"We had passionate discussions into the wee hours about education," said her teacher at the time, Heather Parker, who later became a close friend. "We had a dream of having our own school for our children."

So Couture-Nowak, Parker and a third mother, Nicole Bagnell, banded together in 1996 and fought to establish the area's first Francophone school.

Looking to build support, they went to preschools with pamphlets, said Bagnell, "then we divided up the phonebook looking for any names that sounded French."

After the school was established, she taught there as a substitute teacher and helped bring a French pre-school program to town as well.

"It was always about the children with her," Parker said. Like the time Couture-Nowak helped Parker build a flower bed: She had Parker watch where the children ran and built the bed around those pathways.

"She was very concerned about what her kids would see on TV, that it wasn't too much violence," Bagnell said.

At home in Truro and later in Blacksburg, Couture-Nowak's love of gardening produced an overflow of plants and flowers. Years later, family and friends in Nova Scotia still remember the abundance of floral sights and scents in her yard.

They also recalled her vibrant sense of life. "She was always swimming and cross-country skiing," said her aunt Suzanne Couture in French. "She was full of life, and she was dead-set against any kind of violence."

Canadian Prime Minister Stephen Harper made special mention of Couture-Nowak in a speech in Ottawa this week. The agricultural college where she once taught flew flags at half-mast. And friends -- both in Virginia and in Truro -- talked about her legacy.

The agricultural college is planning a scholarship in her name. Virginia Tech is doing the same. And the L’École acadienne she founded in 1997 has grown from 36 students to 118. The school's first class of seniors graduated just last year.

"We used to take hikes in the woods," Parker said, "she touched and smelled and felt everything."

-- William Wan, The Washington Post

Chronicle of Higher Education Profile:

When Sue W. Farquhar, associate professor of French at Virginia Tech, interviewed Jocelyne Couture-Nowak for a position in the department, the candidate’s enthusiasm immediately made Ms. Farquhar break out in a “radiant smile,” even though the conversation took place over the phone.

The department hired Ms. Couture-Nowak because of interest in cognitive approaches to how people learn languages, and her fervor for teaching.

“She was a spark of energy in our department,” says Ms. Farquhar, “radiating joy of discovery, and always expressing dedication to her students.”

In addition to teaching, Ms. Couture-Nowak was the faculty adviser to two French clubs. On the Web site Rate VT Teachers, she received five stars, the highest mark possible, from each former student.

She was a proud French Canadian, originally from Montreal. She played an instrumental role in helping to found L’École acadienne de Truro in 1997, the first French-language elementary and secondary school in Truro, Nova Scotia, where she lived in the 1990s with her husband, Jerzy Nowak, now head of the horticulture department at Virginia Tech. In Nova Scotia she was known as one of three “mothers” of the school.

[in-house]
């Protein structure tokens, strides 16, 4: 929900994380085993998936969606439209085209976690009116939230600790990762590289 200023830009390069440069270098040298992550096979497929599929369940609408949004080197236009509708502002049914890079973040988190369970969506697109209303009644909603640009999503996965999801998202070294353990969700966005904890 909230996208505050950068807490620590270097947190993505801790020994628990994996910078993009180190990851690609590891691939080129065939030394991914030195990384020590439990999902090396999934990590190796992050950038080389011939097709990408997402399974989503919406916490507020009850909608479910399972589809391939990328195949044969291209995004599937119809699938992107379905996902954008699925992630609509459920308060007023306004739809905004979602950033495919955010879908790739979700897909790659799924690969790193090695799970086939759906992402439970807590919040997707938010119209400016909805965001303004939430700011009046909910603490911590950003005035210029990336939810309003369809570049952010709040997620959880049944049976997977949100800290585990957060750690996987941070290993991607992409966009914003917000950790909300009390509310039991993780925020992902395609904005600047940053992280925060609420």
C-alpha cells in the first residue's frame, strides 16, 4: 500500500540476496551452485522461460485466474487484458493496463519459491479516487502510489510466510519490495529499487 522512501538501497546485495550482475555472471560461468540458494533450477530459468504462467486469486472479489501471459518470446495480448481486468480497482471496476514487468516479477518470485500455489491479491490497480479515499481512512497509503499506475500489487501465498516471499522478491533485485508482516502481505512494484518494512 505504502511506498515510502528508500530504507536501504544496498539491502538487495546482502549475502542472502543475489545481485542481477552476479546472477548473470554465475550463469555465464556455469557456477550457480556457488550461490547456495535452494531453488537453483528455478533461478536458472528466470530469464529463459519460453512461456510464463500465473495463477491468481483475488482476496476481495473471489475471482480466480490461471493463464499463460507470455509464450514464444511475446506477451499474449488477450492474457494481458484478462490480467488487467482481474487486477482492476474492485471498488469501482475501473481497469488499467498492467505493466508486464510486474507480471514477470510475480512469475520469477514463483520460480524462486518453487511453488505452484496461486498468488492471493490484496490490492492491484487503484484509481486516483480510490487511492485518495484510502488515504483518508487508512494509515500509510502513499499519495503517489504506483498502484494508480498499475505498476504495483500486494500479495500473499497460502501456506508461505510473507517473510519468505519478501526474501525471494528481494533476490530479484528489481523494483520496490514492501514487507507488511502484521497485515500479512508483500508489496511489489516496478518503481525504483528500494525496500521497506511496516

“French culture, especially French-Canadian culture, animated her teaching and was the key to inspiring her students to love French,” says Ms. Farquhar.

Ms. Couture-Nowak also spent plenty of time in the pool, where she was a fierce competitor and used to win so many medals, she clanked when she walked by, friends say. She often brought her two daughters to swimming lessons or dropped off treats for the lifeguards. She loved gardening, dancing, and taking long hikes.

Friends say they admired the life she lived, and her verve. “Not once did she seem downcast or discouraged by a hard day,” says Ms. Farquhar.

—Lauren Smith

Friends mourn 'sunshine' shot down at Virginia Tech (via Yahoo News)

Jocelyne Couture-Nowak's friends in Nova Scotia are trying to come to grips with how a loving, non-violent person could be killed in one of the deadliest school shootings in U.S. history.

"She was just incredible," said Heather Parker, "and it's just not a way such a person should pass away."

Couture-Nowak, a French instructor, was among the 33 dead in Monday's shootings at Virginia Tech. Her husband Jerzy Nowak, a horticulture professor, was not hurt.

Originally from Montreal, Couture-Nowak moved to Truro and attended the Nova Scotia Teachers College. That's where she and Parker met.

Parker says she was struck immediately by how bright and passionate her new friend was about the French language and education. Along with another friend, they were instrumental in establishing a French school called the L’École Acadienne de Truro in 1997.

'Always a smile'

It's the image of Jocelyne's face that is burned into Lloyd Mapplebeck's memory.

"She was always an outgoing person," said Mapplebeck, a family friend for nearly 20 years. "Always a smile on her face and I just keep seeing her."

Marie-Claude Rioux says it was very easy to like Couture-Nowak. The two taught school at the military base in Shearwater in the mid-1990s.

"Jocelyne was sunshine, really," said Rioux. "She was someone that you wanted to be around.

"Jocelyne was very passionate about everything she was doing, was a wonderful teacher but she was also a wonderful mother and, I mean, she was totally in love with her husband Jerzy."

The couple left for Virginia six years ago, when Nowak, who had taught at the Nova Scotia Agricultural College (NSAC) for 17 years, accepted a position as a department head at Virginia Tech.